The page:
Florida International University
Tribal drums, gospel and the clicks and clacks of tap echoed through the African Heritage Cultural Arts Center the Sunday of Memorial Day weekend as troupes of young people danced their way through black history to commemorate National Tap Dance Day.
Titled “Routes to your Roots,” the performances showcased African-American dance styles from their origins in Africa to present-day hip-hop.
The event was coordinated by Mary Archer of Breath of Life, Creative Arts, a long-time tapper who hopes to preserve and spread an art form she said is uniquely rooted in African-American culture.
“It’s not just about the tap dancing, it’s deeper than technique, said Archer, 73, who’s been tapping for 64 years. “When you get a group of people who love what they do, it creates a spirit of unity and love.”
Archer, who has a doctorate in performing arts and taught at the center 20 years ago, said she wanted to “tell the story of tap dancing.”
May 25, the birthday of renowned tap dancer Bill “Bo Jangles” Robinson, was declared National Tap Dance Day by Congress in 1989. It was first officially celebrated in South Florida last year.
Performers on Sunday danced to everything from old African tribal beats to gospel to hip-hop, and even Lady Gaga, in a program that included interpretive dance, ballet, swing and, of course, tap.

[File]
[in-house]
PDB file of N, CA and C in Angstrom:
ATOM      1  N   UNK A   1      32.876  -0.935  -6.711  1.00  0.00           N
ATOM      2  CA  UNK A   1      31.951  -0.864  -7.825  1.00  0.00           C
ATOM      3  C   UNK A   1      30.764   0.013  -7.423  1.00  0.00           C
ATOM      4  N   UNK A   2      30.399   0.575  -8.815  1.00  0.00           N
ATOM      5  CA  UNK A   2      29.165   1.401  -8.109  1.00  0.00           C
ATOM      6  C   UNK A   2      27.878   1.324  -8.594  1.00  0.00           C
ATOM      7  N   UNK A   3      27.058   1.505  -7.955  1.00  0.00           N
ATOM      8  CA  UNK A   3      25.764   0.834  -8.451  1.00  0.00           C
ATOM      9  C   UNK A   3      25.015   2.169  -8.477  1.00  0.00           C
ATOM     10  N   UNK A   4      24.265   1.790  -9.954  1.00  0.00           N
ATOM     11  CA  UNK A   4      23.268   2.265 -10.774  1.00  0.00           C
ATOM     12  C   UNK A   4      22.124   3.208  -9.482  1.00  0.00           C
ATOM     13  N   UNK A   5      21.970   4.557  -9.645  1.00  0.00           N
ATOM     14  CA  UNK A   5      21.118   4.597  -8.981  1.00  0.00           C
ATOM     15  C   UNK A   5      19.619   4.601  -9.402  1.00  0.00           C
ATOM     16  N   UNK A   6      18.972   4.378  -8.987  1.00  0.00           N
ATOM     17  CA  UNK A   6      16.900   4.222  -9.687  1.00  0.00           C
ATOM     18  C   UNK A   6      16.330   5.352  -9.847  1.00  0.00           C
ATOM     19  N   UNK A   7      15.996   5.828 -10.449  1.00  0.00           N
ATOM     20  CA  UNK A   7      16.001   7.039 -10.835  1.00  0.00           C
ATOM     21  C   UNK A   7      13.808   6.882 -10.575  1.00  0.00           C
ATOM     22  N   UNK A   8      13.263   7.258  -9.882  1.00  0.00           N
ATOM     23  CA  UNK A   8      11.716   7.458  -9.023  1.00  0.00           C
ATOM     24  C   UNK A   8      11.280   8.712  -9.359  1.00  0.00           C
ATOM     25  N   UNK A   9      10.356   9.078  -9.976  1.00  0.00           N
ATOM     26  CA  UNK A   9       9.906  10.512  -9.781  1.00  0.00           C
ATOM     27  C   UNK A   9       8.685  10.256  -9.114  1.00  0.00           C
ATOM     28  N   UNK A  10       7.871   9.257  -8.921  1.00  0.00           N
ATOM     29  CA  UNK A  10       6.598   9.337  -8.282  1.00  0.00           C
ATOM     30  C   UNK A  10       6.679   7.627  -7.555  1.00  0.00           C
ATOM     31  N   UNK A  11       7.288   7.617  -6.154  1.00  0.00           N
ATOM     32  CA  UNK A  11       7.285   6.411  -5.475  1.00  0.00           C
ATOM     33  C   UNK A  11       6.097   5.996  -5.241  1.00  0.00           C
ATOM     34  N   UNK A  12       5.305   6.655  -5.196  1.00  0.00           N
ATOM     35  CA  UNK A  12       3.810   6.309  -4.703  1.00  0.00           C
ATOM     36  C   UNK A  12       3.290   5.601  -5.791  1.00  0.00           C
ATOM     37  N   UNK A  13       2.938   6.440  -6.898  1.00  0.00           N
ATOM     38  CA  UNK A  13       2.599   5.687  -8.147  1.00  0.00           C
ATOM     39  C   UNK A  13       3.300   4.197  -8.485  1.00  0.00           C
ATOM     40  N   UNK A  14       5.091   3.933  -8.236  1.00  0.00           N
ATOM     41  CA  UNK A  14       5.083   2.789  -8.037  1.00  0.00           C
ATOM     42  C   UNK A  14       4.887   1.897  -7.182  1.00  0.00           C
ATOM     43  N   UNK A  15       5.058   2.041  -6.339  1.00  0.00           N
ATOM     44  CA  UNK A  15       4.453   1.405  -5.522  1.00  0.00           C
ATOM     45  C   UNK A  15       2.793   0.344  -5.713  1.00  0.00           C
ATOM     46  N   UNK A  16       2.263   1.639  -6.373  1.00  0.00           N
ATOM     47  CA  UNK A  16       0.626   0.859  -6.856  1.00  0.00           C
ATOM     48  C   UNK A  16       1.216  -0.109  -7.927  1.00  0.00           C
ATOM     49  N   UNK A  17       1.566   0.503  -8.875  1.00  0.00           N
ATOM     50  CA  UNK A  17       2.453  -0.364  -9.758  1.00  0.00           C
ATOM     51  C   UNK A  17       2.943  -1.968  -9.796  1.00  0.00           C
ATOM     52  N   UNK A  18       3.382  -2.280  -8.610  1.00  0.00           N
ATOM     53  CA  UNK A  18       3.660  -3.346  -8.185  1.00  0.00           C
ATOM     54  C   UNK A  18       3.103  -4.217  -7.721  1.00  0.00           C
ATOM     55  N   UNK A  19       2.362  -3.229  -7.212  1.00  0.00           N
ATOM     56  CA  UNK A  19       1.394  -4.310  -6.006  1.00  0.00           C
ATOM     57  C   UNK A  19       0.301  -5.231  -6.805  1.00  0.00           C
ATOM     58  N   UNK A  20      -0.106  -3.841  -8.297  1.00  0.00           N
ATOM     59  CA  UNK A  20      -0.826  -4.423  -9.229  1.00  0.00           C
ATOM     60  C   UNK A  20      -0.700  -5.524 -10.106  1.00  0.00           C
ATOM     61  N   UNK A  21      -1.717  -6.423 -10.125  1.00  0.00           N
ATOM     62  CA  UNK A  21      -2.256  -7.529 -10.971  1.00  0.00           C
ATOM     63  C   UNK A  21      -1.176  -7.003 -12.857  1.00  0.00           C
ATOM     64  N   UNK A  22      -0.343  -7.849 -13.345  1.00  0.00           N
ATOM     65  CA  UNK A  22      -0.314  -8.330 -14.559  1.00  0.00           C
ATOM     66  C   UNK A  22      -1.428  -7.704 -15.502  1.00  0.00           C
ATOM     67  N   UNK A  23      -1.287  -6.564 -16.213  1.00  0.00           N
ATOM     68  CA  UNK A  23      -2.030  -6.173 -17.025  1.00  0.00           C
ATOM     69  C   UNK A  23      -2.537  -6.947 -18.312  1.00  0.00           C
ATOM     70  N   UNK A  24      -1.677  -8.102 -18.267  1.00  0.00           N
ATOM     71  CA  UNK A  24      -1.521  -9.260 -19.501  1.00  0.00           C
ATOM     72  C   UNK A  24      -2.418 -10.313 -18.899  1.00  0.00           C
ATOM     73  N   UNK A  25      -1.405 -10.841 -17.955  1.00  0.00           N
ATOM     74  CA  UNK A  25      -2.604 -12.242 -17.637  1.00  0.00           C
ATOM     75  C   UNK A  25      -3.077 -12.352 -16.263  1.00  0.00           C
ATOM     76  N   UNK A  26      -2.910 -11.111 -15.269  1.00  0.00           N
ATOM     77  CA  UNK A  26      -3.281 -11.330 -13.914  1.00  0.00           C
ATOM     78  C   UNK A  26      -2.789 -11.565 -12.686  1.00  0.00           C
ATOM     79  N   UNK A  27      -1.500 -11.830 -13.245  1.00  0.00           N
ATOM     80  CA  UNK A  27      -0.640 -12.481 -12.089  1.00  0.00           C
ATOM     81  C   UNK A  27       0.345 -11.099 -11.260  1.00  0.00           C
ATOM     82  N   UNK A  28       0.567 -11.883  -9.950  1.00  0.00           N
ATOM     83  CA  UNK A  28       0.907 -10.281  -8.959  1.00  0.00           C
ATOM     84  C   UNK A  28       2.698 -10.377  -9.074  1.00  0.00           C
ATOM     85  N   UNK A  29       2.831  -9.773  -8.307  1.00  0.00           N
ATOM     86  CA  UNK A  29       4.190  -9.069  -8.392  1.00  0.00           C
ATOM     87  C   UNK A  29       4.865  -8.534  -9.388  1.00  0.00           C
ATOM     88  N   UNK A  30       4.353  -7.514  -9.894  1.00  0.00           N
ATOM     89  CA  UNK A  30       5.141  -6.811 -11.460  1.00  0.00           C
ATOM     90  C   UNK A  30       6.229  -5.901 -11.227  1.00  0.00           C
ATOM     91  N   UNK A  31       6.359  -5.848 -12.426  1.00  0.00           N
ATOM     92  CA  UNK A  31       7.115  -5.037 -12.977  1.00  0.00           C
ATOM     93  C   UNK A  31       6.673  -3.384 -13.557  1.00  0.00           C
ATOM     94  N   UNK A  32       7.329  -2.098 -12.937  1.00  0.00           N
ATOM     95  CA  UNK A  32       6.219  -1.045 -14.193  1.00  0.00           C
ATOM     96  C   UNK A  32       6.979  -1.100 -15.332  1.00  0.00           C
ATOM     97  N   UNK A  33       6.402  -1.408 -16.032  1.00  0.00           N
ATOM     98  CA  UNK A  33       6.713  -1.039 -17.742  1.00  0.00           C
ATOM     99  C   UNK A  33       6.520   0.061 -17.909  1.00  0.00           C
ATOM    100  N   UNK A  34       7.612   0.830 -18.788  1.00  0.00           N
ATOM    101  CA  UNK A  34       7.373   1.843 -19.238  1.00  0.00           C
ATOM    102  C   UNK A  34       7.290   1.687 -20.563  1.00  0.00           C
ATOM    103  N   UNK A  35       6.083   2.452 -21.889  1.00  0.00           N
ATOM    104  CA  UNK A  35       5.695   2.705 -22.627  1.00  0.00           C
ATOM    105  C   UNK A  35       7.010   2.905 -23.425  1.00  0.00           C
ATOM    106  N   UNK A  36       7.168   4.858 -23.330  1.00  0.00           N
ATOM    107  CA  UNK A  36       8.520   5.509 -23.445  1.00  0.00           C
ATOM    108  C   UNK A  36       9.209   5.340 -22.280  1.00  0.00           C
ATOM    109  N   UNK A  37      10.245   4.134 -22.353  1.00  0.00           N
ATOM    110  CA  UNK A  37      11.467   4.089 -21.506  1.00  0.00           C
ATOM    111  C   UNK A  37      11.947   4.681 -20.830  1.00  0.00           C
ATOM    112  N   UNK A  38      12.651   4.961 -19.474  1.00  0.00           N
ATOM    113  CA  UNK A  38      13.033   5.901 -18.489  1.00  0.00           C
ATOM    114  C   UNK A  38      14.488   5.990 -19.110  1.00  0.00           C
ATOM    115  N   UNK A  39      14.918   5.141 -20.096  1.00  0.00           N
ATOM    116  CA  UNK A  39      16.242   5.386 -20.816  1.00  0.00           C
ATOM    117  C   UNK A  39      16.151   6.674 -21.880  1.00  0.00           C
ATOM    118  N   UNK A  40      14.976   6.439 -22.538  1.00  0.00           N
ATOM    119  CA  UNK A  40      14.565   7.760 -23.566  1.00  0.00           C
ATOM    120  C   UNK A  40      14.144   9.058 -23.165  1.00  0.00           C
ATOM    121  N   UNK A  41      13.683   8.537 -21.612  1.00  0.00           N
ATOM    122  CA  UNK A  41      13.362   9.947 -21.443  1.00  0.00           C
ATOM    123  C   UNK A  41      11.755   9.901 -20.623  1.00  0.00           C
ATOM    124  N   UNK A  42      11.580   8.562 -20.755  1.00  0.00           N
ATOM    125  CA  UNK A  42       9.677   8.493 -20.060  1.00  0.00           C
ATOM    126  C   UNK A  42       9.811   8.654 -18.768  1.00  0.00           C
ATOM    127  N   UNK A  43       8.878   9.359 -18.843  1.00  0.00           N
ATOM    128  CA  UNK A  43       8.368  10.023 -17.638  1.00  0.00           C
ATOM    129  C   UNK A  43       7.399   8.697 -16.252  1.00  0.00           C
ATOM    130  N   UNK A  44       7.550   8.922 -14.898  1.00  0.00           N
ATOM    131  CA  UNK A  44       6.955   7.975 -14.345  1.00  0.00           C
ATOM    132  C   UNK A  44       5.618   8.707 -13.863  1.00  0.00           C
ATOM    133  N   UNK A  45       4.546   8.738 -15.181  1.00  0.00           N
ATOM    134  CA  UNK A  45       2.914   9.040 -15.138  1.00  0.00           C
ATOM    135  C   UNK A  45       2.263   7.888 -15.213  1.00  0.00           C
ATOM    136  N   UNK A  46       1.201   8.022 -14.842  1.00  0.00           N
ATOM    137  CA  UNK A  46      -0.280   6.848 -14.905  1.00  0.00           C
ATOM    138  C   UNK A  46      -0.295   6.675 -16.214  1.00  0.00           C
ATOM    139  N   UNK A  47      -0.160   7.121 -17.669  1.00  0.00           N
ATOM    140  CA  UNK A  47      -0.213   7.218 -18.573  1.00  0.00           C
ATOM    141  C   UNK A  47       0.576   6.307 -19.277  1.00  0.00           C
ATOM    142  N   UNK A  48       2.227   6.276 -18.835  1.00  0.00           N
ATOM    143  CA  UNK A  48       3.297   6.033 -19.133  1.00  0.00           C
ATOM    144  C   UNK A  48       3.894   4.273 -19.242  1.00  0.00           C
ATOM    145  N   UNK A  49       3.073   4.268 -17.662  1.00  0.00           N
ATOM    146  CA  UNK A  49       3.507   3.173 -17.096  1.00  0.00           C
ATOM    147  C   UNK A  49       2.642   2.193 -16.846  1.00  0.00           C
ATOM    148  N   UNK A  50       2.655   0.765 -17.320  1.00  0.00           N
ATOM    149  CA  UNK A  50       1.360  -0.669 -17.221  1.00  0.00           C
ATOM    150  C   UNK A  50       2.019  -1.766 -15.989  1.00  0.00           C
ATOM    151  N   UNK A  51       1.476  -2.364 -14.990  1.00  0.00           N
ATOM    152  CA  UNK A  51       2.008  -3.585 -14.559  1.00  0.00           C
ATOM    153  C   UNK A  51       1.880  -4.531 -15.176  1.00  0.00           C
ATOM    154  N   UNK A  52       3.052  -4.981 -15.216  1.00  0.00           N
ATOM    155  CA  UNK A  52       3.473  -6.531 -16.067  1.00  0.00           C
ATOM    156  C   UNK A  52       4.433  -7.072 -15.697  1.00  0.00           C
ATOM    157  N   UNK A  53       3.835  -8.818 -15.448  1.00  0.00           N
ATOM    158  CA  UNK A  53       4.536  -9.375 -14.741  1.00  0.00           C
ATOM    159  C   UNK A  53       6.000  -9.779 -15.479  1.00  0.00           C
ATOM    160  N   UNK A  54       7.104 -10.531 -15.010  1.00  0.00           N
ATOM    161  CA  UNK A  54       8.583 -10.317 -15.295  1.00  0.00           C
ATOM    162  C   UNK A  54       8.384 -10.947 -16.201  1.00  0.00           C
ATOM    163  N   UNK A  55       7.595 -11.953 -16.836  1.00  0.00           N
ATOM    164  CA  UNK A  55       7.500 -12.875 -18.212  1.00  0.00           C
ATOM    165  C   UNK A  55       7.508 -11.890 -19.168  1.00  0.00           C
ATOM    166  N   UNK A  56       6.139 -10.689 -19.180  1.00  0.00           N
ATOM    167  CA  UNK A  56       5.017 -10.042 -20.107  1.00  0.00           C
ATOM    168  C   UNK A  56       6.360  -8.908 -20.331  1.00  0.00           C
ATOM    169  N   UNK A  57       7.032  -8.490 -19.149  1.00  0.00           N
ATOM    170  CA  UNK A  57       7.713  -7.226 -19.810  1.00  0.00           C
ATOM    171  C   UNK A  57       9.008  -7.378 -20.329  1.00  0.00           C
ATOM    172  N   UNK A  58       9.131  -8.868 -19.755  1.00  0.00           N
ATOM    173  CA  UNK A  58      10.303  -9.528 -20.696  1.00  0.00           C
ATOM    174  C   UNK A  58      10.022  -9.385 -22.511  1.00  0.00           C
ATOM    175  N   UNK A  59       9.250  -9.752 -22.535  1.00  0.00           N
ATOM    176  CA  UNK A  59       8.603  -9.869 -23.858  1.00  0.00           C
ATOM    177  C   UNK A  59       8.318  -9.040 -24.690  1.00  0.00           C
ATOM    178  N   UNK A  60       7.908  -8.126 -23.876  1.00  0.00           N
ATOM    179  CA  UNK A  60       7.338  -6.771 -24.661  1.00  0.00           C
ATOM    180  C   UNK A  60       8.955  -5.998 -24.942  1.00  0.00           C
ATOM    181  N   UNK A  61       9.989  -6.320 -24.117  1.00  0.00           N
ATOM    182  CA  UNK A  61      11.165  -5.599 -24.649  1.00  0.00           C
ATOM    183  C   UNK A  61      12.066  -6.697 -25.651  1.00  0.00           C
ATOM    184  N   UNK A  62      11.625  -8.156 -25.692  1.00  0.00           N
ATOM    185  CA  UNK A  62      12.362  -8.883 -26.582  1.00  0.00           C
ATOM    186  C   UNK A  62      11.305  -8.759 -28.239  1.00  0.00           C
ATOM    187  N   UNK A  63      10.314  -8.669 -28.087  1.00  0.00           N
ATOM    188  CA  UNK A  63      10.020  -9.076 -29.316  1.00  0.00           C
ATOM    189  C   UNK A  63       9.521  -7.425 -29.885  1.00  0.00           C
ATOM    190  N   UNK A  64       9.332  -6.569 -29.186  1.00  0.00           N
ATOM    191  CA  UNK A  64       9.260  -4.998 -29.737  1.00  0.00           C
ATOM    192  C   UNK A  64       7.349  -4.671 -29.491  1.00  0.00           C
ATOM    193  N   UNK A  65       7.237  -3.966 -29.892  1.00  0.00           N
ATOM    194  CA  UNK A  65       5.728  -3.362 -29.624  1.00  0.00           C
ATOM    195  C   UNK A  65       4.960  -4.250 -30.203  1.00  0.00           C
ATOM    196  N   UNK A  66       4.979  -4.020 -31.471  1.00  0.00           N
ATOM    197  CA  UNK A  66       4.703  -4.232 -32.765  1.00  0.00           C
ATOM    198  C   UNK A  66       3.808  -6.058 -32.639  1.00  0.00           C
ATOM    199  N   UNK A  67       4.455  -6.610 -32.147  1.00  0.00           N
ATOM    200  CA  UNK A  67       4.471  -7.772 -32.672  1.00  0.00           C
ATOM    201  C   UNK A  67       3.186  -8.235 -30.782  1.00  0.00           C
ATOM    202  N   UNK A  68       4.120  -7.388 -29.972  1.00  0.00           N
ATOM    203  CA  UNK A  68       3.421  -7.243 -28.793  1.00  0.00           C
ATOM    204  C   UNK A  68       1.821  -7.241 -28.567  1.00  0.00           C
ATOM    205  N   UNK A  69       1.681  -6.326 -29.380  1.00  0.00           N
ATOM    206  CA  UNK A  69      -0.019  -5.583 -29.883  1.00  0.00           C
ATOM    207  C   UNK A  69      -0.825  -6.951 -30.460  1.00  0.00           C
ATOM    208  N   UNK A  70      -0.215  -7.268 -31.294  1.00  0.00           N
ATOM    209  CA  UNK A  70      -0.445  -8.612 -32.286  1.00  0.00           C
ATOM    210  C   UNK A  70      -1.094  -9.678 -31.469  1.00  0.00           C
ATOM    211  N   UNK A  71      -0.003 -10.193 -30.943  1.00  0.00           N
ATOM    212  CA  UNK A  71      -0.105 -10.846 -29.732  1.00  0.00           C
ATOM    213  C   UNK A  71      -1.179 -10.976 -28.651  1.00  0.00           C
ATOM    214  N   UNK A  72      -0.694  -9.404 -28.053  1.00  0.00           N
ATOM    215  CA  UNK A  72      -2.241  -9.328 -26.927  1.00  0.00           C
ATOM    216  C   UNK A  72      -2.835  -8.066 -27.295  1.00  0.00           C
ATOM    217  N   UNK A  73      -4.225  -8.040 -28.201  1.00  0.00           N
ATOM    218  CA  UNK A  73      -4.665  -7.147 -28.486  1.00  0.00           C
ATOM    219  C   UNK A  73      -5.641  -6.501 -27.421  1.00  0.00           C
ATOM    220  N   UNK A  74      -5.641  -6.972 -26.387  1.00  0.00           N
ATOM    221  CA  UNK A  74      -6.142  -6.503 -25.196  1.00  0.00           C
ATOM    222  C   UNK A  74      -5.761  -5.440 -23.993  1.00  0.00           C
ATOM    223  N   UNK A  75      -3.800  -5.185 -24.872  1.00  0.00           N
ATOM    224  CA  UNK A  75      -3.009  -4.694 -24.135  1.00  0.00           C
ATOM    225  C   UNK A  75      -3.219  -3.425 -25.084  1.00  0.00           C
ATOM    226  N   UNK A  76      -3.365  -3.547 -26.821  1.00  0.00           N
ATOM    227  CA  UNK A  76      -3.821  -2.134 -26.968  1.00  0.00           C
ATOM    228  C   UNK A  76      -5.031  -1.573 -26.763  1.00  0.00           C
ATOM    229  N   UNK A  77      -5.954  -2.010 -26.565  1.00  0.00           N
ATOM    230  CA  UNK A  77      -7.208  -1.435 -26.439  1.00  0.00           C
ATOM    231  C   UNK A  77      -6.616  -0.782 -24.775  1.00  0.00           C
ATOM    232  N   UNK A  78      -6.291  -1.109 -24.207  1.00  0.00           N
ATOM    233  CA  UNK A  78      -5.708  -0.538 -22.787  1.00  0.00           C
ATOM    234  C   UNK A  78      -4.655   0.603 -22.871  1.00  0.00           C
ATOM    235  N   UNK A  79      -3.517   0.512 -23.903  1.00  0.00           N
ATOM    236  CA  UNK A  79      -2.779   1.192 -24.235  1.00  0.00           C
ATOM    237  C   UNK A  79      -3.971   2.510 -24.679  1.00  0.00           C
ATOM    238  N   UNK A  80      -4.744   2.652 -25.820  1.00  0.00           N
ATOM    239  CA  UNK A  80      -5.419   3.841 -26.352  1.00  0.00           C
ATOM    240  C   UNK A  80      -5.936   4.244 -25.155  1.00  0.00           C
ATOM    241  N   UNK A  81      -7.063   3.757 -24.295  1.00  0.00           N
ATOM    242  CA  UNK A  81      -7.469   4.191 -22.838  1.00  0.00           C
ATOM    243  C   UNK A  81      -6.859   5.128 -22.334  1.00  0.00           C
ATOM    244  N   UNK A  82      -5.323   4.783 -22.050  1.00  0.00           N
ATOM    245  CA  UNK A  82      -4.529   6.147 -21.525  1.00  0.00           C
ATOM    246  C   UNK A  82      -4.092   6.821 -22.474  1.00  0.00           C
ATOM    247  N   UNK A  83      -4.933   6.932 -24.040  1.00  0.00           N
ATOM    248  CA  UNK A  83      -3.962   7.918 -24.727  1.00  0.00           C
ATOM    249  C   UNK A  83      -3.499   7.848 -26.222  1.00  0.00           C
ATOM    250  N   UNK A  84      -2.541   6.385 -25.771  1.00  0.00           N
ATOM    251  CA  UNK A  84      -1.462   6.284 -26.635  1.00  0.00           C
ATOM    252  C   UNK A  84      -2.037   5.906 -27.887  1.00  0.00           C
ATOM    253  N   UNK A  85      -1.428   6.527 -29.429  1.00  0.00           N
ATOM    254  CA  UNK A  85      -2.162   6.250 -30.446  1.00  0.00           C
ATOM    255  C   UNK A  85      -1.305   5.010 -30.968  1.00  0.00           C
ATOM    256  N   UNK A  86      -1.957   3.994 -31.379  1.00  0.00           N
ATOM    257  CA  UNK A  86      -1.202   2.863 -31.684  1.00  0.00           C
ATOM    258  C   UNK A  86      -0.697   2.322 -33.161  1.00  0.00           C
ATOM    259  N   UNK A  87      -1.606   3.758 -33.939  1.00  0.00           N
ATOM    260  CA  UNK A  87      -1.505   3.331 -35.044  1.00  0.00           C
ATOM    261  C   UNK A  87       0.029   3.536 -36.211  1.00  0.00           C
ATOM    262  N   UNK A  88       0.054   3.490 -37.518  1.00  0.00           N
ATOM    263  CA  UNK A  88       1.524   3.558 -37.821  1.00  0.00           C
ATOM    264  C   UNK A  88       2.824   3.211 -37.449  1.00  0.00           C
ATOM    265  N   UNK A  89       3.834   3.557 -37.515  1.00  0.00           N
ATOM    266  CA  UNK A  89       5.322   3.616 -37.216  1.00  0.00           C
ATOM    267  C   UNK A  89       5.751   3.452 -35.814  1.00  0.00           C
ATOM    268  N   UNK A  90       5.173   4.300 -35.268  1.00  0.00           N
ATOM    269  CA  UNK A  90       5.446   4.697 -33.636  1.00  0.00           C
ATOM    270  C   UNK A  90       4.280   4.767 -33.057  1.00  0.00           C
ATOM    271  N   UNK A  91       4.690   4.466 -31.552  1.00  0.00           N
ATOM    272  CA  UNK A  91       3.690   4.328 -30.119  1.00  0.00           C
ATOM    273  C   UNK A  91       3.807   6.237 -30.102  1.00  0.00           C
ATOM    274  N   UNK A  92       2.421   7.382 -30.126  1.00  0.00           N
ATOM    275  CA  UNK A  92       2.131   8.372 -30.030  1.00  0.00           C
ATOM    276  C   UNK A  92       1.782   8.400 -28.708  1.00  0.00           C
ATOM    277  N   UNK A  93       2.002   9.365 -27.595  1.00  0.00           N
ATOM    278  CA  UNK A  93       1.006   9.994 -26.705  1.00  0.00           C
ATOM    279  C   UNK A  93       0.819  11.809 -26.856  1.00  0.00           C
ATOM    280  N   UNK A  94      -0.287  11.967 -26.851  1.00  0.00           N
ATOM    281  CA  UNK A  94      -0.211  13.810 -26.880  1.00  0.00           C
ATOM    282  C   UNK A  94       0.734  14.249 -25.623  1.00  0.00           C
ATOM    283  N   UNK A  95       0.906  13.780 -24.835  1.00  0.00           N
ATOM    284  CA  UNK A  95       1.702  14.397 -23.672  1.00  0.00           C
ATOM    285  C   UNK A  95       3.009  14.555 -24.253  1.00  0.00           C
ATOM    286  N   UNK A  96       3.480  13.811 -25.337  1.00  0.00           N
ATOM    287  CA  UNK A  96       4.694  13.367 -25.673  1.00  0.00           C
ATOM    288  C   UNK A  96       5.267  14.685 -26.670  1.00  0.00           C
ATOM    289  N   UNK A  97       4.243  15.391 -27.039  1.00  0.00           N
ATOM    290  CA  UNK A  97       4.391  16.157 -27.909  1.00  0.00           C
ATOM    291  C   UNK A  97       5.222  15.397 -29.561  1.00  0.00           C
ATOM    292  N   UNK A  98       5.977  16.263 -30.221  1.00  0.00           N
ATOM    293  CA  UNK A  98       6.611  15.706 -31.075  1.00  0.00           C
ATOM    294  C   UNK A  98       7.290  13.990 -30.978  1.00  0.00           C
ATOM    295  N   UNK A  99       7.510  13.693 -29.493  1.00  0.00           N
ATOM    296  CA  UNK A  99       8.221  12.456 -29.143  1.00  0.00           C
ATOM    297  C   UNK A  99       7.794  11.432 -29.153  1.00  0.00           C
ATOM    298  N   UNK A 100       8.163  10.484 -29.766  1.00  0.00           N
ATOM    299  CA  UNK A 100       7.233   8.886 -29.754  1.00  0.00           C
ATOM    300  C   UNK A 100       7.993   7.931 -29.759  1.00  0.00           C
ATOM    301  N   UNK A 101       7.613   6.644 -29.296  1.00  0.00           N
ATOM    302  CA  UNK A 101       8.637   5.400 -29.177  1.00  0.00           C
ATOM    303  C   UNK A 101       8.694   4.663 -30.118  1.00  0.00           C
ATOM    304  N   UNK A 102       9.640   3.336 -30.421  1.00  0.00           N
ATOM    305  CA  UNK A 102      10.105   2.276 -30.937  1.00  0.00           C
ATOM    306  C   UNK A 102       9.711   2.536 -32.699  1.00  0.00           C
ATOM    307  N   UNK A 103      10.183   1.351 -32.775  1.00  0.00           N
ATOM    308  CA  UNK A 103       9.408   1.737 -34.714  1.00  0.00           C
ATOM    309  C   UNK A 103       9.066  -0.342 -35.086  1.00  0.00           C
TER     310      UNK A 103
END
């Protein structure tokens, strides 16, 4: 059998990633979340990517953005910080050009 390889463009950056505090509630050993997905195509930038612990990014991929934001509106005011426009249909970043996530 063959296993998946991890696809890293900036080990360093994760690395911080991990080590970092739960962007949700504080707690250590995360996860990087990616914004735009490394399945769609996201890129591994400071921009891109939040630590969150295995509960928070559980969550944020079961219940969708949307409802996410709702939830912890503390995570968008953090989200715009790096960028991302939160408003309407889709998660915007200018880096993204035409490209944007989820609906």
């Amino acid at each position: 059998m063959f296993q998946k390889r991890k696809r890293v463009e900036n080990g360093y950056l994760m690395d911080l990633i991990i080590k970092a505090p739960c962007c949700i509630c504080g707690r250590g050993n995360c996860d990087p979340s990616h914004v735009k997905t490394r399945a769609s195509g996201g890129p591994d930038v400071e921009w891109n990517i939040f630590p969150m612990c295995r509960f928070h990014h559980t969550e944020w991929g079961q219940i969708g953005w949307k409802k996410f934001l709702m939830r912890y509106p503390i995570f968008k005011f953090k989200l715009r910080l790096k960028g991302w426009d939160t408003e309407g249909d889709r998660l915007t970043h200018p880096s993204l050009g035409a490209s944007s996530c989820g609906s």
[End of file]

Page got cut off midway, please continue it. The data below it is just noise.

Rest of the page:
Children from schools and dance studios in Liberty City participated in the event.
Girls from Charles Drew Middle performed an interpretive dance in flowing skirts to a spiritual song.
Reanaldo Farrington entertained the crowd with four different tap dancing solos, to the beat of drums, a gospel handclap, an ode to Harlem’s Cotton Club and a
Dancers from the Next Generation Dance Academy on Seventh Avenue performed an African dance, tapped their feet to a 1930’s big band song called “Sing, Sing, Sing” and banged long wooden sticks to match their dance steps in a hip-hop number.
Third graders from Walker Elementary, a performing arts magnet school in Fort Lauderdale, donned top hats, red sequin tops and their tap shoes for their performance to “Dancing Machine” by the Jackson 5.
Enjoli Paul, who teaches dance at Walker, said she learned about the event after Archer taught a workshop to students at the school.
It took the children about six weeks to learn the routine, she said.
“Art feeds into so many walks of life,” Paul said. “If they have discipline for dance, they have discipline for school.”
Nevaeh Sanders’ parents could not have been more proud of their third-grader, whom Paul praised as her most accomplished student.
“She talks about the class every day,” said her mother, Leah. “It drives her to do good in school.”
Sherard Lasster, a Liberty City native who remains in the neighborhood, has been tap dancing for 22 years. Although he had recently retired his tap shoes to focus on his landscaping business, he said Archer convinced him to perform at the event.
“Dance to me is a way of community, a way of vibing with one another,” he said. “For me, tap was a way to escape. Tap is the beat of the heart.”